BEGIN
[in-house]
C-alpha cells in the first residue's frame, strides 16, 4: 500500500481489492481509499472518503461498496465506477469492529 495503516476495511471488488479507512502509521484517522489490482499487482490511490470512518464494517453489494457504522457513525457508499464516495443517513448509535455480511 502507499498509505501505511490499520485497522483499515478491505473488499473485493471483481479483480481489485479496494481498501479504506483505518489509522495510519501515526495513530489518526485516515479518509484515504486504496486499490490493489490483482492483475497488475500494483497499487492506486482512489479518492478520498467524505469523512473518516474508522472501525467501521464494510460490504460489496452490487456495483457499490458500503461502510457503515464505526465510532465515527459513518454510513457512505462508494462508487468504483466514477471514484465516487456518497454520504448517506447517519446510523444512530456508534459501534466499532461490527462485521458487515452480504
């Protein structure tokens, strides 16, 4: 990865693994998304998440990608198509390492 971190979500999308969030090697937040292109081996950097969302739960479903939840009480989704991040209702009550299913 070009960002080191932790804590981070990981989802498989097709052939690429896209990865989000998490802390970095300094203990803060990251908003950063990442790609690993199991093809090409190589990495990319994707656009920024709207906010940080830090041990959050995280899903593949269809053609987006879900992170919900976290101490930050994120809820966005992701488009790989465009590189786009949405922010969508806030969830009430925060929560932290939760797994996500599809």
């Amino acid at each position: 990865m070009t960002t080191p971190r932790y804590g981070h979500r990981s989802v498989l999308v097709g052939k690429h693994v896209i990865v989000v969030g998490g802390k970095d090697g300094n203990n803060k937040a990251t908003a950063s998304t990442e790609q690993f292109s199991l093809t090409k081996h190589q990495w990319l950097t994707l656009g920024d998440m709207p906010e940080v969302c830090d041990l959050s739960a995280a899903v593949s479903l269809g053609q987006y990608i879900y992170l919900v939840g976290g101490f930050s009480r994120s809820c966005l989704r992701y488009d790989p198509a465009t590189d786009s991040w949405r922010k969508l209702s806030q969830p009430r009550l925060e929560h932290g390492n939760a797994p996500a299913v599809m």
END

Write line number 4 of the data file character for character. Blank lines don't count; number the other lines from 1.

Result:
């Amino acid at each position: 990865m070009t960002t080191p971190r932790y804590g981070h979500r990981s989802v498989l999308v097709g052939k690429h693994v896209i990865v989000v969030g998490g802390k970095d090697g300094n203990n803060k937040a990251t908003a950063s998304t990442e790609q690993f292109s199991l093809t090409k081996h190589q990495w990319l950097t994707l656009g920024d998440m709207p906010e940080v969302c830090d041990l959050s739960a995280a899903v593949s479903l269809g053609q987006y990608i879900y992170l919900v939840g976290g101490f930050s009480r994120s809820c966005l989704r992701y488009d790989p198509a465009t590189d786009s991040w949405r922010k969508l209702s806030q969830p009430r009550l925060e929560h932290g390492n939760a797994p996500a299913v599809m």